By David Flin
The inspiration for so much stuff.
Available from LibriVox.
In a previous article , Eoin Mulligan gave us an overview of the language and vocabulary soldiers use. One aspect that he considered was the nicknames they gave each other.
In this article, I’ll be looking at the nicknames given to military units – usually regiments. I’ll look especially at those nicknames that are insulting and liable to start a brawl. I got the idea when I was re-reading Kipling’s Barrack Room Ballads with a view to reviewing, revising, and continuing my Building Jerusalem series. Specifically, the poem Belts started this chain of thought.
“They called us Delhi Rebels, and we answered Three’s About.”
In the poem, this exchange led to a mass brawl between soldiers of the two regiments.
Also, in his McAuslan series, George MacDonald Fraser refers to an insult against his regiment, the Gordon Highlanders:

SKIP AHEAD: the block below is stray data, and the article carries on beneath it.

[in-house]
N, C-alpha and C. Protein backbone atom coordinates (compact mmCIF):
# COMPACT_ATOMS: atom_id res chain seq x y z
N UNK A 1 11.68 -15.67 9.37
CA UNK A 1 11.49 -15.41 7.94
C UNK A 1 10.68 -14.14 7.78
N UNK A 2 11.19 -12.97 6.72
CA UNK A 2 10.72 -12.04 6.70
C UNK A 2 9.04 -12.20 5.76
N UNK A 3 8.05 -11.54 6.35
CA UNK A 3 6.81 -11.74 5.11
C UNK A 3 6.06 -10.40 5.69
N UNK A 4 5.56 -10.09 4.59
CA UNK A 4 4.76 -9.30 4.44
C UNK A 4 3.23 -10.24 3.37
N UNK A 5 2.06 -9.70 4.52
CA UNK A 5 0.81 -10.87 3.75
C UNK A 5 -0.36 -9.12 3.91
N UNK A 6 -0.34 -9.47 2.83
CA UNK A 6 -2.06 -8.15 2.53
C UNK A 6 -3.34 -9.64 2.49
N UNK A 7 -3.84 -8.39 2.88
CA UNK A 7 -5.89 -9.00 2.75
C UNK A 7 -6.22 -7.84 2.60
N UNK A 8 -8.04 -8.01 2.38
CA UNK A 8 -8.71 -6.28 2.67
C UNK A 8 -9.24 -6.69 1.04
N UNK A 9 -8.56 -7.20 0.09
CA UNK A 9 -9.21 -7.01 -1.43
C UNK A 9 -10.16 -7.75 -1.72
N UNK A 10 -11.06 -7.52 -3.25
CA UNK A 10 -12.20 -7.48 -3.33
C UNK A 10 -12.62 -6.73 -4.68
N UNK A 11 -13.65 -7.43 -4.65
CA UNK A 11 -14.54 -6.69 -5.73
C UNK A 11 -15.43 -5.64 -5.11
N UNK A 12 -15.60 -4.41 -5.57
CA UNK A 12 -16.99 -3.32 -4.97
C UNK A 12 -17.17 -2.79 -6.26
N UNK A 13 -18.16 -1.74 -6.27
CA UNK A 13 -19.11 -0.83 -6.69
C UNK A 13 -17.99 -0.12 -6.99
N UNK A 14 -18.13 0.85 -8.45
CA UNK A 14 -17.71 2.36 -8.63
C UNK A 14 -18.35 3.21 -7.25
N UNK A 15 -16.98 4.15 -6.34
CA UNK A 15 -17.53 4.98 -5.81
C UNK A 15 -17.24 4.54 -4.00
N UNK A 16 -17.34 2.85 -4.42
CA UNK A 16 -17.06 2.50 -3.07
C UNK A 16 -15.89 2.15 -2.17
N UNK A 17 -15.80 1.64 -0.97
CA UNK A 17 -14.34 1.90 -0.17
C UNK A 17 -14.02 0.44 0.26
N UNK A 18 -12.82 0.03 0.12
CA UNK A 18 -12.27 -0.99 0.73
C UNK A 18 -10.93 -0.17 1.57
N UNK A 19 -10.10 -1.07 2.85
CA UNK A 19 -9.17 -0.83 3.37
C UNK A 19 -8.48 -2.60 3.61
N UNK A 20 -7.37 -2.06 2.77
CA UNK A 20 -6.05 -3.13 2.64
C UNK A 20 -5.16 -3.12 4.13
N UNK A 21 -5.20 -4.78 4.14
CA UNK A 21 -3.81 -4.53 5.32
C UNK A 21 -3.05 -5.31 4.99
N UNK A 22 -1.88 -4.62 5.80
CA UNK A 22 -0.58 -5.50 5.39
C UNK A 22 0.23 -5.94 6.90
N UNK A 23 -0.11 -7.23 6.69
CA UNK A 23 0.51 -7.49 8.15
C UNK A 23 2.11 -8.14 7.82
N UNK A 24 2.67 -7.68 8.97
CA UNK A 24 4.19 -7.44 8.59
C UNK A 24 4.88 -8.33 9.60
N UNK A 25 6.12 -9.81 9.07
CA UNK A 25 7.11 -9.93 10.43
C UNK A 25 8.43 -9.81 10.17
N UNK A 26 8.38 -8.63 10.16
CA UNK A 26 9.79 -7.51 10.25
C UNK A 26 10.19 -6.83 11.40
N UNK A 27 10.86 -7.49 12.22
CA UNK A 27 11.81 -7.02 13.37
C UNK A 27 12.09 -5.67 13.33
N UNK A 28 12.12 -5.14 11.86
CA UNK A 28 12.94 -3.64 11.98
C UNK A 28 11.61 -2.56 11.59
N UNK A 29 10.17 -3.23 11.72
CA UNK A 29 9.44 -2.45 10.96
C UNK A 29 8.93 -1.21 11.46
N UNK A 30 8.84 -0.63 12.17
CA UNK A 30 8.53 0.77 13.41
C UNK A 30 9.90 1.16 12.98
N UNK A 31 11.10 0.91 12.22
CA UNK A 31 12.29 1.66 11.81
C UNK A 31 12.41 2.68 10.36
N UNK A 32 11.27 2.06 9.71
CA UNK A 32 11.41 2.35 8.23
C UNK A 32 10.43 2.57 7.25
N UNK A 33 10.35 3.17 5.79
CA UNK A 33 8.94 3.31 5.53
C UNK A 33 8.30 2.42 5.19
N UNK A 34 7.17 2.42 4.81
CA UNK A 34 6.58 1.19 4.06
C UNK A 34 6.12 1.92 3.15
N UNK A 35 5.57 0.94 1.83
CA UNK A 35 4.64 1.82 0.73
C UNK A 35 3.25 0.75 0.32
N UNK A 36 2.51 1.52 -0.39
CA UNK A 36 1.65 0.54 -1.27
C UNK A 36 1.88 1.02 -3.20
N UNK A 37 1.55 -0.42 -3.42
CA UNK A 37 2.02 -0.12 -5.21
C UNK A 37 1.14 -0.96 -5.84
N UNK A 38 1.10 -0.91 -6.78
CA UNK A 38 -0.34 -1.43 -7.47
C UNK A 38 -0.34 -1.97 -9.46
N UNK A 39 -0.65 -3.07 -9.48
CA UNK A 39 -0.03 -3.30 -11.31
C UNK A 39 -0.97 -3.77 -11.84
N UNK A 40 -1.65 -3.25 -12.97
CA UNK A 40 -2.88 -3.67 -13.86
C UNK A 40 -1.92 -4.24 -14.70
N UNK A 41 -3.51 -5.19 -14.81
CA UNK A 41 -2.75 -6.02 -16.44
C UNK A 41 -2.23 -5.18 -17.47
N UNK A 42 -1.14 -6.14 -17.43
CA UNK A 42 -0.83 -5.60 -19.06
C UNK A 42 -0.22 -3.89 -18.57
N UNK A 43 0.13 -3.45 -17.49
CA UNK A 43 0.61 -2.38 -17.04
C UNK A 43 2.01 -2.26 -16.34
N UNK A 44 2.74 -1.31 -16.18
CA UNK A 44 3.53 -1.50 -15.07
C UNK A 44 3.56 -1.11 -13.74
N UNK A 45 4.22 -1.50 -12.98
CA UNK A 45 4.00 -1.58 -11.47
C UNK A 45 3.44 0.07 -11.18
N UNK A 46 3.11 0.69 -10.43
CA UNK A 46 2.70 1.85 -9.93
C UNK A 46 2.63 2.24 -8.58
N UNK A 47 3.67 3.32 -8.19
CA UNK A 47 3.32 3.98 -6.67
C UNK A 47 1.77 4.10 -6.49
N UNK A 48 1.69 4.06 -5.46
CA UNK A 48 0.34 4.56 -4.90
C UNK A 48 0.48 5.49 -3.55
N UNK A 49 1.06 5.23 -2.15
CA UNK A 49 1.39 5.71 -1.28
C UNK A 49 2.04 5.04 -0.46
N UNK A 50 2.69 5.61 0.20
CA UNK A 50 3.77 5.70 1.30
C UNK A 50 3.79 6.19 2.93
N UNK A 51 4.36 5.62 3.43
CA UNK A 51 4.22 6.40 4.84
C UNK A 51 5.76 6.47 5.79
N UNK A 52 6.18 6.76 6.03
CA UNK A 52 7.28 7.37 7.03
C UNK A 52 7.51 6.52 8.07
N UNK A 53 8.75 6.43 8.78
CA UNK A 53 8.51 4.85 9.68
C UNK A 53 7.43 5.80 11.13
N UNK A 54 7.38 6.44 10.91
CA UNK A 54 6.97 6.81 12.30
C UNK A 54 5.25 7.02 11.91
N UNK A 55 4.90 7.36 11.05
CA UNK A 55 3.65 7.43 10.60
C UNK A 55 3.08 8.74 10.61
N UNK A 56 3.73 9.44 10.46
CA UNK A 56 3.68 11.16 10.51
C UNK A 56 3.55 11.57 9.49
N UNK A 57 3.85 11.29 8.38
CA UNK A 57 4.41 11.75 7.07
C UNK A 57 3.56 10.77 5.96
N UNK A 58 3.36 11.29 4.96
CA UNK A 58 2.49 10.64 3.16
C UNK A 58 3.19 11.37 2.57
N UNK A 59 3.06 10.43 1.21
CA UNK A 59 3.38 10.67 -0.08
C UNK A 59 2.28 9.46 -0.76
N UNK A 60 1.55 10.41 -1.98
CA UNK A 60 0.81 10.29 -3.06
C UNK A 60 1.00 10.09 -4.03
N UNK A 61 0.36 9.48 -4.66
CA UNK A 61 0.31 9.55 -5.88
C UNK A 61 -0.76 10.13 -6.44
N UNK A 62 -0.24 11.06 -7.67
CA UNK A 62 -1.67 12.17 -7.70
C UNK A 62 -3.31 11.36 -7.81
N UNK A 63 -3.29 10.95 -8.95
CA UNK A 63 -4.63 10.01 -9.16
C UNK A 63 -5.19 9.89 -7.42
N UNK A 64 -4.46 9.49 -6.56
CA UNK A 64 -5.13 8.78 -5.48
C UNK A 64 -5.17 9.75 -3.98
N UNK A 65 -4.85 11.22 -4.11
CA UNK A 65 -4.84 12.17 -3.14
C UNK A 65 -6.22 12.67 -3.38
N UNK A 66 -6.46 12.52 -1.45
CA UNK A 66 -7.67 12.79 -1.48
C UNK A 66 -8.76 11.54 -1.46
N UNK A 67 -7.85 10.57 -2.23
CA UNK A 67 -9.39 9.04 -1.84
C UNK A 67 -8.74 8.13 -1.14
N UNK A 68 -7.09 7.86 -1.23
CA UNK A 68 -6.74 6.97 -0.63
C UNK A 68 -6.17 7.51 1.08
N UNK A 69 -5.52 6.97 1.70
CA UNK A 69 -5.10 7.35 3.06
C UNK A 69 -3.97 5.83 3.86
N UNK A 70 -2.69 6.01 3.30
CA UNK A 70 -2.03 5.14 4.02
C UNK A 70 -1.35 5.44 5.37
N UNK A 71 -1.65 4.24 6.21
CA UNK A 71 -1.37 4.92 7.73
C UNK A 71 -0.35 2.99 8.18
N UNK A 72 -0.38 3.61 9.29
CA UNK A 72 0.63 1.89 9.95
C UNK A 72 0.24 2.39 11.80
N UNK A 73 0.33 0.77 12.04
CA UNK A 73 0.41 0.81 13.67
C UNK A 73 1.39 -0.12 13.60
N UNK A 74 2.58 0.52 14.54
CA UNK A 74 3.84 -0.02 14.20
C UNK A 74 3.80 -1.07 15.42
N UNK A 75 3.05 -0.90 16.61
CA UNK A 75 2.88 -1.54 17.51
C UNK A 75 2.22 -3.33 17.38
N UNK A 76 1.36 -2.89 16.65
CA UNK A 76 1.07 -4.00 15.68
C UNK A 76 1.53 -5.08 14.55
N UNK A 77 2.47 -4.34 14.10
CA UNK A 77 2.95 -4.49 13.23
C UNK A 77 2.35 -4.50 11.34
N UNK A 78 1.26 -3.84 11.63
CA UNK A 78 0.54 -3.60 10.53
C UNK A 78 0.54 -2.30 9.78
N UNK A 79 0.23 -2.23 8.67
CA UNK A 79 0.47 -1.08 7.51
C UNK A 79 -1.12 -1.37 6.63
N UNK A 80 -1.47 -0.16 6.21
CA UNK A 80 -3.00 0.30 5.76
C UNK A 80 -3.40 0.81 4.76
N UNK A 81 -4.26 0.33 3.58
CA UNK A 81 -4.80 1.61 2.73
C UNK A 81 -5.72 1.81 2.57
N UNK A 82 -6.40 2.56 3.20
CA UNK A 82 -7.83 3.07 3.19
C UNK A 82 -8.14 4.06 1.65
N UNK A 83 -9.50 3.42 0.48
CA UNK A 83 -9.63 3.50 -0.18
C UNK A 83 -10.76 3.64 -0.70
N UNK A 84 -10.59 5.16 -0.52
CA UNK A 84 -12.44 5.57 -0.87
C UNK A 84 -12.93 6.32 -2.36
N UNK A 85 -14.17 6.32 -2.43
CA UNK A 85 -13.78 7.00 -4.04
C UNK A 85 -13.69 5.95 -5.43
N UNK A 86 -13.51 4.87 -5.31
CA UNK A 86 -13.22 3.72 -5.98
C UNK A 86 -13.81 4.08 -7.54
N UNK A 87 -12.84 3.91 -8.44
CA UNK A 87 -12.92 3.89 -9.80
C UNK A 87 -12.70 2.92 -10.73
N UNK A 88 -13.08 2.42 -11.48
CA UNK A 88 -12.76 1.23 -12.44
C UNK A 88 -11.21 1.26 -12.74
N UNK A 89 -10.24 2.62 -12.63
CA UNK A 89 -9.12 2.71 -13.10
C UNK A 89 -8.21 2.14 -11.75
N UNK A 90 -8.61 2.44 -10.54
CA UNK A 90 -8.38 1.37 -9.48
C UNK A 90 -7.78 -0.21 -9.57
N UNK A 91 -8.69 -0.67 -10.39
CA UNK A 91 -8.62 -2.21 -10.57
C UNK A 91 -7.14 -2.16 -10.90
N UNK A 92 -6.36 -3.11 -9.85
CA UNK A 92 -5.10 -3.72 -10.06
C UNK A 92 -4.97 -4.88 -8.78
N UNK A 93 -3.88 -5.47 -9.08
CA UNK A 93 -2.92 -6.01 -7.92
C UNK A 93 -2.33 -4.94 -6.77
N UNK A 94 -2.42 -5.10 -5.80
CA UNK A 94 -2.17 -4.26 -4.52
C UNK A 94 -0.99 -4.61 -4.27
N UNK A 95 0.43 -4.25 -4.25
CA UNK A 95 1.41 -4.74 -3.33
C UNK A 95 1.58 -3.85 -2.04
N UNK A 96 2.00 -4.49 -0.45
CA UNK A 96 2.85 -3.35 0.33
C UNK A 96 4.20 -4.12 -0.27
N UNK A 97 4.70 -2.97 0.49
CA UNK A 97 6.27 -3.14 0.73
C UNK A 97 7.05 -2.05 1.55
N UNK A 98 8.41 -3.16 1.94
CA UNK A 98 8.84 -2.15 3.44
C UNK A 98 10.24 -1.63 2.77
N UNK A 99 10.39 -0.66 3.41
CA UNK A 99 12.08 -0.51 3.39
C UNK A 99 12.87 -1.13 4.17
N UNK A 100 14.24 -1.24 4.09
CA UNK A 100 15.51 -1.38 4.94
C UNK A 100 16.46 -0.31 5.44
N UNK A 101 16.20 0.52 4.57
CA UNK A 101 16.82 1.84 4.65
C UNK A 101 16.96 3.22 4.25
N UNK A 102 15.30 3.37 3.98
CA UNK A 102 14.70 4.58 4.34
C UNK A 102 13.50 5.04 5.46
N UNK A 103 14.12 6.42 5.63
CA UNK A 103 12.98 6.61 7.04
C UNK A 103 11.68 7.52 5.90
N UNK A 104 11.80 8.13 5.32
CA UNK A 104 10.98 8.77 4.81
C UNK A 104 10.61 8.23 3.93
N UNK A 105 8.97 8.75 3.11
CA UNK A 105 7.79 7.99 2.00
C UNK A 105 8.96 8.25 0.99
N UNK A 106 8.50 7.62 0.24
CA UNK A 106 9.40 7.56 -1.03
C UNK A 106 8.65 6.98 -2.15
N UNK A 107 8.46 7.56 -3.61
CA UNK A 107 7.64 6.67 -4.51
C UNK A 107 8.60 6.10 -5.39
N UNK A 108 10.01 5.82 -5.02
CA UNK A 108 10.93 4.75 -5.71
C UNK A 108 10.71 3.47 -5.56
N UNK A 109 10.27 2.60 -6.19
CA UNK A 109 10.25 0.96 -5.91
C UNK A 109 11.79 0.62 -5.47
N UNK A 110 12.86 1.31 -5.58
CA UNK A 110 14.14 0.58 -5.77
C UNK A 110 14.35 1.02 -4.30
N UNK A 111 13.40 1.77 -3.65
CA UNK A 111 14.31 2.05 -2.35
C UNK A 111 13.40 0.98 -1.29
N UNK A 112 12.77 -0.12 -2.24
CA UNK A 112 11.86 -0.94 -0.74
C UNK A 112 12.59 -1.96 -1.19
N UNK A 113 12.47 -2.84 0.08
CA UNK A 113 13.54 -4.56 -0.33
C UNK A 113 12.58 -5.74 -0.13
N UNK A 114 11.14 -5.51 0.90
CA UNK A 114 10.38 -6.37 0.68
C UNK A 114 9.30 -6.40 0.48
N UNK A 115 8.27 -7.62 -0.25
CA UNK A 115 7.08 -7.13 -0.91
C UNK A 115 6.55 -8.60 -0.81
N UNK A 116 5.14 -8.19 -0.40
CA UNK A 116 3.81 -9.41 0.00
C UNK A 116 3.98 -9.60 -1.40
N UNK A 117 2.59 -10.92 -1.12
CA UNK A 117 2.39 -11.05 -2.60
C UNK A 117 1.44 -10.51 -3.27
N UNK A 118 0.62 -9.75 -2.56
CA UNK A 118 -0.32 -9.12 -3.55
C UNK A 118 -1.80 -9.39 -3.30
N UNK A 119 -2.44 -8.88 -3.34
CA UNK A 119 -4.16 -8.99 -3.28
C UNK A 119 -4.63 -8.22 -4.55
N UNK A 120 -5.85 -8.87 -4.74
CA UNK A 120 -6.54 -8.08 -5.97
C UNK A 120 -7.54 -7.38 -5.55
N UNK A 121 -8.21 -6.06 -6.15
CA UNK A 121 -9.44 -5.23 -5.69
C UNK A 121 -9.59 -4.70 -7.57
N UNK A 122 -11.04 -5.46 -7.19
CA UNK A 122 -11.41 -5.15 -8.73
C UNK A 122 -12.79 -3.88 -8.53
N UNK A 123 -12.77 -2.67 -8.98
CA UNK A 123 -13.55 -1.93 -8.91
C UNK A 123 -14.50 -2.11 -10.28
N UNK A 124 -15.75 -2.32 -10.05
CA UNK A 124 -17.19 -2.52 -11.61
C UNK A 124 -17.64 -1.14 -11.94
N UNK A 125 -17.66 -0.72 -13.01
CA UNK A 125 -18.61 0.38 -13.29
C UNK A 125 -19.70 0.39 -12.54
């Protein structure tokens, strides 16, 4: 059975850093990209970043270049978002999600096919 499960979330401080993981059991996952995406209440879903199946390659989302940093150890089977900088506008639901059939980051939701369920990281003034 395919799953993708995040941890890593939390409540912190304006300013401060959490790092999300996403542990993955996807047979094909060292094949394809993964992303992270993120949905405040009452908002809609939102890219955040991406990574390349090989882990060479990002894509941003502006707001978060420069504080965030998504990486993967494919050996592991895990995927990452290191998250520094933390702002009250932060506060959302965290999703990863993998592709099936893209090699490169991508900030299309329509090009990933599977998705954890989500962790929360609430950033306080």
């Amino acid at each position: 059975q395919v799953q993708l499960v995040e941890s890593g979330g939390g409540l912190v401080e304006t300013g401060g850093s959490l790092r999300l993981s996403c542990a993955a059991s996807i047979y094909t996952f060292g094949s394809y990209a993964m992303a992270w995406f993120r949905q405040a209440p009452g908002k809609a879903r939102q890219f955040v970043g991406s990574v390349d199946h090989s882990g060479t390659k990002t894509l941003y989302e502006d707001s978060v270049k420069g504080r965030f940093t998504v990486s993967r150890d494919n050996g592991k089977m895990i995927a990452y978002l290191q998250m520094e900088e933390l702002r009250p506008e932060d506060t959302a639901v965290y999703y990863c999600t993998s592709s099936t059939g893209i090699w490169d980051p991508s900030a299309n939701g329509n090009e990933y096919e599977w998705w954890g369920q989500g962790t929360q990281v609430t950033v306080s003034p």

“Who shot the cheese.”
Now what, pray, I asked myself, was that all about? I did a little bit of digging and found the answers. At the time, people would have known these things, but they have lost out in public awareness over recent years, for various reasons. Amalgamation of regiments has destroyed many cultural traditions.
Who Shot The Cheese?
In the 18th Century, the regiment had been sent to British North America. One (possibly more) soldier snuck out of barracks to go on a private and unauthorised foraging expedition, and liberated a wheel of cheese from a local farm.
Returning to barracks, he was seen and challenged by a sentry.